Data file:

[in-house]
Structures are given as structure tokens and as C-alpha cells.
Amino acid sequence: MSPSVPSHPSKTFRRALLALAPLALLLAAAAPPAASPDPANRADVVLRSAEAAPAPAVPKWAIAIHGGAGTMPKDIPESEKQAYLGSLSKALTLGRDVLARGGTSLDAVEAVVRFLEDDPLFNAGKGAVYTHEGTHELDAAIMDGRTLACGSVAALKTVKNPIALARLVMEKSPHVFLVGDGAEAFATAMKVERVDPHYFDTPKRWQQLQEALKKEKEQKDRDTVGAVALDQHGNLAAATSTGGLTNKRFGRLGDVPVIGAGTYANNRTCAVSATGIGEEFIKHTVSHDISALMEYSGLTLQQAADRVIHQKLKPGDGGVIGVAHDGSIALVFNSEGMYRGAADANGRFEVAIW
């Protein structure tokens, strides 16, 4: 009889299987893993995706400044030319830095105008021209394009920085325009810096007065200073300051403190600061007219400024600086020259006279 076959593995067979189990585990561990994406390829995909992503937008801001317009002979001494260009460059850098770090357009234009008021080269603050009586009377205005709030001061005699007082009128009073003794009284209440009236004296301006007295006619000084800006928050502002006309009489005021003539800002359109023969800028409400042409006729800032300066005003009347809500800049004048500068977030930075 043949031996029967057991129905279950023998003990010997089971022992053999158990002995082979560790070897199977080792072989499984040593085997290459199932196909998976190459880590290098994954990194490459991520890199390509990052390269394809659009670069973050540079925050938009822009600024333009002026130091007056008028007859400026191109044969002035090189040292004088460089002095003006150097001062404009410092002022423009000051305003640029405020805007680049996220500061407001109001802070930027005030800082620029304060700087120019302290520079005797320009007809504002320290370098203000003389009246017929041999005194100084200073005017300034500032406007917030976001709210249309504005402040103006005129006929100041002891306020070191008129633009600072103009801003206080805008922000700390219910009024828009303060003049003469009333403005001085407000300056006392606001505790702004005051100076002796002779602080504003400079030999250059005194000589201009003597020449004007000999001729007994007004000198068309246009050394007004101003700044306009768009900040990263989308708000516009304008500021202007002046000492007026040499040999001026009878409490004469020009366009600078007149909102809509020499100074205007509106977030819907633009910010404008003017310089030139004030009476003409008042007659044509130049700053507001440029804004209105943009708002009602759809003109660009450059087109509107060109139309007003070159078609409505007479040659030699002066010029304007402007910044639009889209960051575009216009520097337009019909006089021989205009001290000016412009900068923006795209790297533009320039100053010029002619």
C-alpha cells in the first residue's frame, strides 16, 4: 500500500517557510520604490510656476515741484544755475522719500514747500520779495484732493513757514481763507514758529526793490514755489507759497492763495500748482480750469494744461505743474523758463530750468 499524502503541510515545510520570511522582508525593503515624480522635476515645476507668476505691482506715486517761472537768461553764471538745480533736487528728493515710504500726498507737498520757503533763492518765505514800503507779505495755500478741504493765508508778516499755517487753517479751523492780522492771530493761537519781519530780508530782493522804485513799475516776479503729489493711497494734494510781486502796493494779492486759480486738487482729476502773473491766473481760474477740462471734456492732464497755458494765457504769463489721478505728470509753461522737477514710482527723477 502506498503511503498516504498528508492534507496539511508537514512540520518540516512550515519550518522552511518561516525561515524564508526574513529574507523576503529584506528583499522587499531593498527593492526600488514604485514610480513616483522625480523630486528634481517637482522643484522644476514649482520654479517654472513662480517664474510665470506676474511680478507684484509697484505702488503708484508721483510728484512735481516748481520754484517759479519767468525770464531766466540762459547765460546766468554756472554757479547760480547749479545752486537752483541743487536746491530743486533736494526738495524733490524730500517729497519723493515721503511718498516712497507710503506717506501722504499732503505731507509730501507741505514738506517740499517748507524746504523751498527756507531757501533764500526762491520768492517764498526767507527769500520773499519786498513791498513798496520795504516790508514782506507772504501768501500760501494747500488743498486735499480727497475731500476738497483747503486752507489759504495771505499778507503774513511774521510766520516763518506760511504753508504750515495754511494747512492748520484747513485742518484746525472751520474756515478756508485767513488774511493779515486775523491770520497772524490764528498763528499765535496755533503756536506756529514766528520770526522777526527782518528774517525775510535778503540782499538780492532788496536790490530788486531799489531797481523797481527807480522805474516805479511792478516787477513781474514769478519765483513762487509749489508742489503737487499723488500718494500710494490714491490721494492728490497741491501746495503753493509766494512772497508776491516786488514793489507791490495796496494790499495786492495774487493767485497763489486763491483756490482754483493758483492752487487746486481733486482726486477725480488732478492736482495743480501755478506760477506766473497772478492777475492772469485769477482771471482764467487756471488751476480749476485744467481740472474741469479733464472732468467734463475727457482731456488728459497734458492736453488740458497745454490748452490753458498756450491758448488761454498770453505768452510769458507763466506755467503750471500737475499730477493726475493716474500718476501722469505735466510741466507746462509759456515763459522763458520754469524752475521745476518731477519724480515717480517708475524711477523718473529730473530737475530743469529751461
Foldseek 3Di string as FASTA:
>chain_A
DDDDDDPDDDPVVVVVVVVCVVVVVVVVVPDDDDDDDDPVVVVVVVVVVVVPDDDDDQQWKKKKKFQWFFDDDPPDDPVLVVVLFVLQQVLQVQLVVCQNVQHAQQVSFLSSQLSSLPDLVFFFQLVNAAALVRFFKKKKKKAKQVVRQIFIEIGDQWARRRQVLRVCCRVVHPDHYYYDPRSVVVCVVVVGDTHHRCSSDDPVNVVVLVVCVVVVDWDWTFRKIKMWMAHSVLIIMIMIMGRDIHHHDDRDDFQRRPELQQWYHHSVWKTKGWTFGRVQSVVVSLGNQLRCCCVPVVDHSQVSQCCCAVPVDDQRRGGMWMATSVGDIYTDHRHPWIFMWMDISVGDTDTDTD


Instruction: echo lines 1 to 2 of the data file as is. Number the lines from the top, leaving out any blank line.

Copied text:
[in-house]
Structures are given as structure tokens and as C-alpha cells.